The Oversight Board began it’s work at the beginning of this year and very soon after accepted an appeal against the banning of an Instagram post and picture of the Kurdish leader Abdullah Öcalan for scrutiny. Clearly, an important development that may well have consequences for the future.
On 25th January 2021, an Instagram user in the United States posted a picture of Abdullah Öcalan with the words, “Y’all ready for this conversation?” In a caption, the user wrote that it was time to talk about ending Öcalan’s isolation on Imrali Prison Island where he has been held in isolation since 14th Feb 1999. The user encouraged readers to engage in a conversation about Öcalan’s imprisonment and the inhumane nature of his solidarity confinement. The post was banned and removed.
The user appealed the decision but was again told that he had violated Facebook’s rules on support of dangerous organisations and support of Öcalan and the PKK.
Then, the user appealed directly to the Oversight Board. This was the first time a Kurdish related case had been referred to the new board. The board accepted the case for review.
On the 23rd of April 2021, the original Öcalan content was restored to the user’s Instagram account after the Oversight Board was told by Facebook that an internal guidance policy on ‘Dangerous Individuals and Organisations’ was ‘inadvertently not transferred’ to a new review system in 2018. The guidance, for content review moderators, developed in 2017 partly in response to concern about the conditions of Öcalan’s imprisonment, allows for discussion on the conditions of confinement for individuals designated as dangerous.
As a result of the investigation by the board it was found that this critical piece of Facebook internal guidance for content reviewers had been ‘missing’ from the internal guidance policy for three years and that many cases were very probably subjected to wrongful punishments.
The decision by the Oversight Board will have consequences to future decisions by Facebook in regards to content moderation, and the board have set out in a policy advisory statement their clear findings and recommendations to Facebook in relation to this case. These findings and recommendations are binding on the company.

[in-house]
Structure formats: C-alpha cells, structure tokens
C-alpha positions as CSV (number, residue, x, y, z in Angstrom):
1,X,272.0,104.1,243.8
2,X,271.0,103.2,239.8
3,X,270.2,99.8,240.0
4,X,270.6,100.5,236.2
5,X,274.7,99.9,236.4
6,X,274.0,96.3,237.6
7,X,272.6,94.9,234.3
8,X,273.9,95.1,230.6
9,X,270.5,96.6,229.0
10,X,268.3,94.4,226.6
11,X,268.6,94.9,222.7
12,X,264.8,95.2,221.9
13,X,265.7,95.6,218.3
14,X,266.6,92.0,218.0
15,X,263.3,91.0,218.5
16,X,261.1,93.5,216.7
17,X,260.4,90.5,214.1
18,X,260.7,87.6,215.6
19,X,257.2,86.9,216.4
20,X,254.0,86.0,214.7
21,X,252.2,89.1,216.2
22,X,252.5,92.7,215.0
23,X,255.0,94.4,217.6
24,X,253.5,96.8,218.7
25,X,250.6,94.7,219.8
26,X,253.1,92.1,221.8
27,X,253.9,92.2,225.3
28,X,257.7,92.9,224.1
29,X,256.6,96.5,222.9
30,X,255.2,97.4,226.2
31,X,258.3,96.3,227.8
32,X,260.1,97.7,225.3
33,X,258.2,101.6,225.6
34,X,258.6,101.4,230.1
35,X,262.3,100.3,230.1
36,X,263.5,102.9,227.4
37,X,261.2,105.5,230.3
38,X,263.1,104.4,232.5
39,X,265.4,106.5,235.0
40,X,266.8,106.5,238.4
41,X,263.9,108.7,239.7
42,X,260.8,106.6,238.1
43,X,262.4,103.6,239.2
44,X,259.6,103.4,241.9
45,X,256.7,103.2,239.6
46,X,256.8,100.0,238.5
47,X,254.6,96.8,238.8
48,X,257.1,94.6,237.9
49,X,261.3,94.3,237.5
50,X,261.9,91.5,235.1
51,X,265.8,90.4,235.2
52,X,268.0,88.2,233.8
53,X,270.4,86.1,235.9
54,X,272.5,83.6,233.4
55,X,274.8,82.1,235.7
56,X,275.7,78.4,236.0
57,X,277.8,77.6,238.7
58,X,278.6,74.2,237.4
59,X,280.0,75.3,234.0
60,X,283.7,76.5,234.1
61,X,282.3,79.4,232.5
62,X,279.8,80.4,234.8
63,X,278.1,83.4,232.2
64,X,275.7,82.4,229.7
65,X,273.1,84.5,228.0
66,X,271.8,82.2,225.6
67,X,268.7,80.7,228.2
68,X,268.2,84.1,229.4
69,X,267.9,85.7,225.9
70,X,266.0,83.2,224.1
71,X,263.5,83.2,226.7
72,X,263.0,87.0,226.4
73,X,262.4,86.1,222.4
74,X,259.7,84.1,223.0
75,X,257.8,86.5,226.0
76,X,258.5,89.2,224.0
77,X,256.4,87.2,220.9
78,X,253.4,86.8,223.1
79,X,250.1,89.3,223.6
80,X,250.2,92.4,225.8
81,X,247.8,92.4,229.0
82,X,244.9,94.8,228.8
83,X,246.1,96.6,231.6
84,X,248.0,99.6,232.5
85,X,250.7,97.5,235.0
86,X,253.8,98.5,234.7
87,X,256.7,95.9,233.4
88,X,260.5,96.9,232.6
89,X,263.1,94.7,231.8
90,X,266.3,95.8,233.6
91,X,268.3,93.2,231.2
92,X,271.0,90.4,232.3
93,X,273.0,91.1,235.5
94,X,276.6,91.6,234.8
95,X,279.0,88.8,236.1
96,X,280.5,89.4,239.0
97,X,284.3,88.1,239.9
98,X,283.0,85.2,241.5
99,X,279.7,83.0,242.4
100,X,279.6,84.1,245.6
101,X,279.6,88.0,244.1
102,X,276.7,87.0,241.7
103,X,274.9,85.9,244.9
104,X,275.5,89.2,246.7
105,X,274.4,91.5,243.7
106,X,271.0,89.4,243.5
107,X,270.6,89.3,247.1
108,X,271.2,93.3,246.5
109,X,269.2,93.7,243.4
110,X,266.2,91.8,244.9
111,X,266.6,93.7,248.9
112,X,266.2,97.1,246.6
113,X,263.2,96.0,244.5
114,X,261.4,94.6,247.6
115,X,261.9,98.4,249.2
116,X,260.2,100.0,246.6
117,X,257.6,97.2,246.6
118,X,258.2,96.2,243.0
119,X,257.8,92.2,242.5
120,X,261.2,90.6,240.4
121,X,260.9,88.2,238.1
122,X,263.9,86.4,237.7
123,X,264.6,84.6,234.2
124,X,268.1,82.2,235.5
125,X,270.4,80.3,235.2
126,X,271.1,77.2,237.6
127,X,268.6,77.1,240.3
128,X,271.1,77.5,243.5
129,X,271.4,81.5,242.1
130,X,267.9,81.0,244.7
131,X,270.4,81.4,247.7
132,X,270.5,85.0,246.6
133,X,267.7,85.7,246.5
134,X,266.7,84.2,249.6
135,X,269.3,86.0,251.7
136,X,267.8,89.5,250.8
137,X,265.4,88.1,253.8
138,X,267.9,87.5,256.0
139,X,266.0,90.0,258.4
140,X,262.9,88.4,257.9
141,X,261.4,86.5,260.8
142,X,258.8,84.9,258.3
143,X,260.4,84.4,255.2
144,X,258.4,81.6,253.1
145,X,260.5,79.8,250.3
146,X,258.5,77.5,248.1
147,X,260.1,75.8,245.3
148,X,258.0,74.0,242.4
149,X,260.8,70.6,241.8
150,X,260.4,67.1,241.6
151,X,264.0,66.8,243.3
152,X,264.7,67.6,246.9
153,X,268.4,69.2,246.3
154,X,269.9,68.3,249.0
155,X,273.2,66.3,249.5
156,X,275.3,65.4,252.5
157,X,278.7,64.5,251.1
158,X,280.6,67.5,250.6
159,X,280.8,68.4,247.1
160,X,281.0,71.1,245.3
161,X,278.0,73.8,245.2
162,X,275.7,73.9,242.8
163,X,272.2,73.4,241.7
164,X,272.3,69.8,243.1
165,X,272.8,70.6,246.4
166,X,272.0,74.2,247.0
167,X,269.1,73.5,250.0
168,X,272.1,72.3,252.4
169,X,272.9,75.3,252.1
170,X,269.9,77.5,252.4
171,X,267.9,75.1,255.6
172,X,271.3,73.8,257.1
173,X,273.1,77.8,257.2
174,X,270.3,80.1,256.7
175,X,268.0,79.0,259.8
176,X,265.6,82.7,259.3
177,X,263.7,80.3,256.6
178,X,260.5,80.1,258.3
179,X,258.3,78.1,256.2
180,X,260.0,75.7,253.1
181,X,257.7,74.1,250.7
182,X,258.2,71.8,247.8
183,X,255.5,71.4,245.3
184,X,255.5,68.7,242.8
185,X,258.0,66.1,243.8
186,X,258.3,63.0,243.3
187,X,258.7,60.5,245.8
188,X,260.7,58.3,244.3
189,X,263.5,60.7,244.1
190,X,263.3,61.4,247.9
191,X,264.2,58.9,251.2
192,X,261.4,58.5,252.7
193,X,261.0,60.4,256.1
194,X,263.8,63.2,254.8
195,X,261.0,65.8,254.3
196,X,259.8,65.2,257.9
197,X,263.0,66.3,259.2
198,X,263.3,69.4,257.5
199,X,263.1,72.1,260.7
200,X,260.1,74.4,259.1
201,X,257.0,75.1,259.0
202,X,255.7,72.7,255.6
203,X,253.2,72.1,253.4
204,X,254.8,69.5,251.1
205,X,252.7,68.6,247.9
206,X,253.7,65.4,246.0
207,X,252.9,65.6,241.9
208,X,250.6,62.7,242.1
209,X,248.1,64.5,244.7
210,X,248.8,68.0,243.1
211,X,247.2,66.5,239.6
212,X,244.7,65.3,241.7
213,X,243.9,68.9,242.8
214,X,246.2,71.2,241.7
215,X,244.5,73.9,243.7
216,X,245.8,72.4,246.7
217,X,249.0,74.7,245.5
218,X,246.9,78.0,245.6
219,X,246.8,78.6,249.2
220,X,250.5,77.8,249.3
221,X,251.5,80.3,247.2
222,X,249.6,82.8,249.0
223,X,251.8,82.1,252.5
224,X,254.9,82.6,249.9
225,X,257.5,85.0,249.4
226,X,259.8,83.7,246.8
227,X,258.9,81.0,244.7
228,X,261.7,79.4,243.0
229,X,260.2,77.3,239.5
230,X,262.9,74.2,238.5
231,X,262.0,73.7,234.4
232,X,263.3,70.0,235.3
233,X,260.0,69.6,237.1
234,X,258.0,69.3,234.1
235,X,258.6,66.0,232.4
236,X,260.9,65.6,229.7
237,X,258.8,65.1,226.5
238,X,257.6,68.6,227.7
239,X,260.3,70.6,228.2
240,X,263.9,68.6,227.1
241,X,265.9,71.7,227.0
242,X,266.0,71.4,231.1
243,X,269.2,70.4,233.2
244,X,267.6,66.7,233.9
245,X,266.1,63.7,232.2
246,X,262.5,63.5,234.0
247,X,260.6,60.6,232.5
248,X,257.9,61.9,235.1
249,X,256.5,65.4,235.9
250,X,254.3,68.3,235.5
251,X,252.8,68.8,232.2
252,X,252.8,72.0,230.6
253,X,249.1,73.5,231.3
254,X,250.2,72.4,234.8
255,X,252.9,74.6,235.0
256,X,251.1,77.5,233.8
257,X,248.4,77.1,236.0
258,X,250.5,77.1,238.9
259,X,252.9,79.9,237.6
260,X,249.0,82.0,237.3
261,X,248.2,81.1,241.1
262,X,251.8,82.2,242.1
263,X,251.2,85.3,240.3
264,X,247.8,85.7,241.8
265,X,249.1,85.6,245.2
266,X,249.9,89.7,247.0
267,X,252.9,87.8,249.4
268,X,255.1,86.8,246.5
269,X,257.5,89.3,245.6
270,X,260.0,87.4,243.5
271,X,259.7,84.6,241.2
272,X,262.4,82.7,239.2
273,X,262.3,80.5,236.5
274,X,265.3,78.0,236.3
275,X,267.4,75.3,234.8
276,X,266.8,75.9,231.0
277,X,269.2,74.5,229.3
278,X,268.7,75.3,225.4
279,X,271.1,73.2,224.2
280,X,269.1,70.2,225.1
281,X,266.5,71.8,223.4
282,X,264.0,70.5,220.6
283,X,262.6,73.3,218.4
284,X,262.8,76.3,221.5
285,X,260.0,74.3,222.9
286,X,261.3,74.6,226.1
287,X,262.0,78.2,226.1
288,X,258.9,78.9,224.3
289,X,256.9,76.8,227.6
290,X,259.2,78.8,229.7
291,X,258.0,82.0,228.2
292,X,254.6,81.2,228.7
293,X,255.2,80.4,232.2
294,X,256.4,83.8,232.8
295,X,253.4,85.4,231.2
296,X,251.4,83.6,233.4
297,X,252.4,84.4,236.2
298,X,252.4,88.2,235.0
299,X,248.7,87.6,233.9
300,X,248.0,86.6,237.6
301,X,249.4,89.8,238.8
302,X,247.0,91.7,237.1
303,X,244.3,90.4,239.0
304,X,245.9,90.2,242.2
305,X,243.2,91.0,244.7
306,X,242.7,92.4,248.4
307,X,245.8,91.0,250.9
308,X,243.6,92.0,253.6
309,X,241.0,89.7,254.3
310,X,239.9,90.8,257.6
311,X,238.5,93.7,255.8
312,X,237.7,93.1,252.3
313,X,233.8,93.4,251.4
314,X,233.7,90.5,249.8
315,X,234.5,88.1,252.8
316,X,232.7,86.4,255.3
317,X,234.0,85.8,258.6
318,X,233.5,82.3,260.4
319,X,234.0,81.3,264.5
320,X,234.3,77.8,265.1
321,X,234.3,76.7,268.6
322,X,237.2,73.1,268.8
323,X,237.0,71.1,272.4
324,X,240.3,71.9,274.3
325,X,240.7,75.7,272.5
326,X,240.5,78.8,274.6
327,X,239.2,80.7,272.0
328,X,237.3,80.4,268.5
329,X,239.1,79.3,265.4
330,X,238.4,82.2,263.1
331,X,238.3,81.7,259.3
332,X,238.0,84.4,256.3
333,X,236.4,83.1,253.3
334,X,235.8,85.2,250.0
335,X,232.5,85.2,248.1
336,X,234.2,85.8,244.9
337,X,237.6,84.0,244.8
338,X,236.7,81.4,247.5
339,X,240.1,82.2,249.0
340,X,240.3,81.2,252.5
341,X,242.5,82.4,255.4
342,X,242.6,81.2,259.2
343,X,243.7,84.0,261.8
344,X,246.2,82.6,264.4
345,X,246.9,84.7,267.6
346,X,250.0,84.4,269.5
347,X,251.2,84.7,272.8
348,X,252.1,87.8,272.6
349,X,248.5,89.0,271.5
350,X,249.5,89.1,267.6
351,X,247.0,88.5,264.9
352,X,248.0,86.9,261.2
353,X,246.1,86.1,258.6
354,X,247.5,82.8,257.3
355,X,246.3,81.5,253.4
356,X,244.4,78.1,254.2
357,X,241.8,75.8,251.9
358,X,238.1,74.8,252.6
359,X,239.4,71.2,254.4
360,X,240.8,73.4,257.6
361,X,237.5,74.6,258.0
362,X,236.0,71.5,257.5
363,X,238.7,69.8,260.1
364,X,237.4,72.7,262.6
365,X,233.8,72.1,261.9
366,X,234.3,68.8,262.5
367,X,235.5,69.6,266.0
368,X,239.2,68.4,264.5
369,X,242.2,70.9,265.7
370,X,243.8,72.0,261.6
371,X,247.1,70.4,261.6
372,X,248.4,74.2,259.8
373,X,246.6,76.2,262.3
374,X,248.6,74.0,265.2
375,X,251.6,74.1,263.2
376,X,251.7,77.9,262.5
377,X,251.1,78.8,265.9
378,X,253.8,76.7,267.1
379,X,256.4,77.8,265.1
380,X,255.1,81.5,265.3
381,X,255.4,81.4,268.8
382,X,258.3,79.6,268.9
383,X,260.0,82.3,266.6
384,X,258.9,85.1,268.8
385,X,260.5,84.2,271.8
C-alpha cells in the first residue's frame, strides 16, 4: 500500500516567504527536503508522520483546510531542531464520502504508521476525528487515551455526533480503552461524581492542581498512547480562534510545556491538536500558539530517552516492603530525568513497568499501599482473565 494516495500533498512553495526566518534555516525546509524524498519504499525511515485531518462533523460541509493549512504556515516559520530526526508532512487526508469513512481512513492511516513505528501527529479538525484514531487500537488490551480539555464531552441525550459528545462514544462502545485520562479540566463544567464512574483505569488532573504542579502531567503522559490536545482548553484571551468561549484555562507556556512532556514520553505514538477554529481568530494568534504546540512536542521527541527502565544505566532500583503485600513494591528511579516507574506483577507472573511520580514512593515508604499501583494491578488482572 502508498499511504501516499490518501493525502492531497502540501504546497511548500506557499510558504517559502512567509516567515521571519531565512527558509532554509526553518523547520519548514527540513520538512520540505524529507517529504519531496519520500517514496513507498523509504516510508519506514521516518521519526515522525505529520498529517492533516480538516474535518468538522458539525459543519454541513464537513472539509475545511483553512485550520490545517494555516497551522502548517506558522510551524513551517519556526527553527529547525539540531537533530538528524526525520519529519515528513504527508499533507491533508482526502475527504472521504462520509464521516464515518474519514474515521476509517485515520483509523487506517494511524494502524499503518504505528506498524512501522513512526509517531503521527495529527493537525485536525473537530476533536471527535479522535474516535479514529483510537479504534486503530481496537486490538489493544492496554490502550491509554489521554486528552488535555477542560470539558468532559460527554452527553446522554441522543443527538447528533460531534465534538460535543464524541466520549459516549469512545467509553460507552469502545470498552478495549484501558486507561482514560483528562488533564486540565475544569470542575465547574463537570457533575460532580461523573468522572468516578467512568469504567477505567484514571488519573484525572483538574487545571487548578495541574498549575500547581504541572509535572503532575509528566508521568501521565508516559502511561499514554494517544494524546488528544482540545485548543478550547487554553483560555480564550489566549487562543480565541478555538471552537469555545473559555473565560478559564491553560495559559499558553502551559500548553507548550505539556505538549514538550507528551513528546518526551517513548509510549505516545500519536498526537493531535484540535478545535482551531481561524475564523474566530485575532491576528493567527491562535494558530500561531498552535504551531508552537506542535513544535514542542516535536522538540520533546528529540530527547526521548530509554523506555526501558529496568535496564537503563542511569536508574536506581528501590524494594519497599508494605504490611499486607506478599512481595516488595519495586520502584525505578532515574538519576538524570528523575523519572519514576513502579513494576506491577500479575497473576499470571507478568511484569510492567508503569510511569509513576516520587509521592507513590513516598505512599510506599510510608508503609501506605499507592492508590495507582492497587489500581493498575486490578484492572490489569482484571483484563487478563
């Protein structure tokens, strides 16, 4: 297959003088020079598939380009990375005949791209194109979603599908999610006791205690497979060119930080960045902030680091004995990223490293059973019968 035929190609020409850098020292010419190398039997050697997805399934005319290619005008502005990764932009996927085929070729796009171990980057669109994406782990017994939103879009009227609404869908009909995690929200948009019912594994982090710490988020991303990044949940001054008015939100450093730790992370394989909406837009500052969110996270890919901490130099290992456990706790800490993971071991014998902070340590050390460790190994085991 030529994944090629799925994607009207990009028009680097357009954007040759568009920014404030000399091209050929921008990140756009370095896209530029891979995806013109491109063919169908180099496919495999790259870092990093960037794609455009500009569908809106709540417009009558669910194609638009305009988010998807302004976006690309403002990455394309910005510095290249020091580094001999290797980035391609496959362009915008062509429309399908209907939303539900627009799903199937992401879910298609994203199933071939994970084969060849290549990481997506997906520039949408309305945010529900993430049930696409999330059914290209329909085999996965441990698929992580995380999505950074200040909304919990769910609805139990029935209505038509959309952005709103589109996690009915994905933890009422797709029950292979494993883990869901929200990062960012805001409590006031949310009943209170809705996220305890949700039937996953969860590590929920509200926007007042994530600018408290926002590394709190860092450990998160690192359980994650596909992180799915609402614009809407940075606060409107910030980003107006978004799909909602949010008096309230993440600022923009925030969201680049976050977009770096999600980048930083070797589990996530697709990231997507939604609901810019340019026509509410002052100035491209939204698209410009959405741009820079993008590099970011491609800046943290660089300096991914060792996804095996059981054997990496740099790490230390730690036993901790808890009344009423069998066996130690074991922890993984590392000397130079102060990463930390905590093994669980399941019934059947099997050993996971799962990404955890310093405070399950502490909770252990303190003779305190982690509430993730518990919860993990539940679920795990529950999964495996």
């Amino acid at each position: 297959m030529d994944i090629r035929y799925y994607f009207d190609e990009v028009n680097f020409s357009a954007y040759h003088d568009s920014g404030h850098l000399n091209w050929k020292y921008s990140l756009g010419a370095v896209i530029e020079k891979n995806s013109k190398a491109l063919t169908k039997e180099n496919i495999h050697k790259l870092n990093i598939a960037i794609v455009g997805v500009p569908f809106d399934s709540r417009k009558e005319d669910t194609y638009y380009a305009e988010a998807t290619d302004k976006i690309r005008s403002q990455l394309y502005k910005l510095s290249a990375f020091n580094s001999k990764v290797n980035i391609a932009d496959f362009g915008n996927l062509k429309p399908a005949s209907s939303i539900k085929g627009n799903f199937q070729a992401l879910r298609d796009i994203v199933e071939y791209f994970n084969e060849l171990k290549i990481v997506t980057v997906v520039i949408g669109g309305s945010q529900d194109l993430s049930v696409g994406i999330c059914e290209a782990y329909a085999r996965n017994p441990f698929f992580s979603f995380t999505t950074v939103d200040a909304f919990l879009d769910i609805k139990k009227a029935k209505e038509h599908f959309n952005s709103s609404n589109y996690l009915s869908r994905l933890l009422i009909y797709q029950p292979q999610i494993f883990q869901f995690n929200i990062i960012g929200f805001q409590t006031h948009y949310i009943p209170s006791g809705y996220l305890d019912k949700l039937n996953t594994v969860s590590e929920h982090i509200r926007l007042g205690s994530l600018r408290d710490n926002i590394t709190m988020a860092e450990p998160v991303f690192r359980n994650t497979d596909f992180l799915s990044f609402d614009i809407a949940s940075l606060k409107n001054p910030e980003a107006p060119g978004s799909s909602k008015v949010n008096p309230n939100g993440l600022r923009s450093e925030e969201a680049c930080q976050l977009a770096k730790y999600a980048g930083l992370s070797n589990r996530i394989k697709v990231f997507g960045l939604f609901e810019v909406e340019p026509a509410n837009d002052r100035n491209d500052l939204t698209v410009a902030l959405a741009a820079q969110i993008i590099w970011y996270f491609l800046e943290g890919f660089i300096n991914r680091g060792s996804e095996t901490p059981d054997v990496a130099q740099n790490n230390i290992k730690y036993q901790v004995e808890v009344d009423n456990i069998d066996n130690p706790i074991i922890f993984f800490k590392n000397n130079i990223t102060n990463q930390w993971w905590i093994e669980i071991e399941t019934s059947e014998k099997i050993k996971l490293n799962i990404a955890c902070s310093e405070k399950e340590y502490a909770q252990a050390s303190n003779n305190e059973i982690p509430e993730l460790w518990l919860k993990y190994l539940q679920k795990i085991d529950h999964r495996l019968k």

What is now clear and accepted, is that it is acceptable to discuss the imprisonment conditions of Abdullah Öcalan and other political prisoners on Facebook’s platforms and that Facebook are going some way to navigate the concerns about freedom of expression and Turkey’s and the US and EU’s continued labelling of the PKK as a ‘terrorist’ organisation.
For Facebook and Instagram users, the message is now that you can post and discuss about the prison conditions of Abdullah Öcalan and other political prisoners but you must keep it in the framework of human rights and the arrative of seeking a peaceful solution to the Kurdish question in Turkey and be careful not to stray over into looking like you are actively ‘promoting or showing support’ for the PKK which will still, for now at least, be against Facebook’s ‘Community standards’ and will land you in Facebook jail.
So, some progress, but clearly still a long way to go.
If you have appealed to Facebook against a case that you feel was unfairly banned and you lost your appeal with Facebook you can now appeal your case to the Facebook Oversight Board.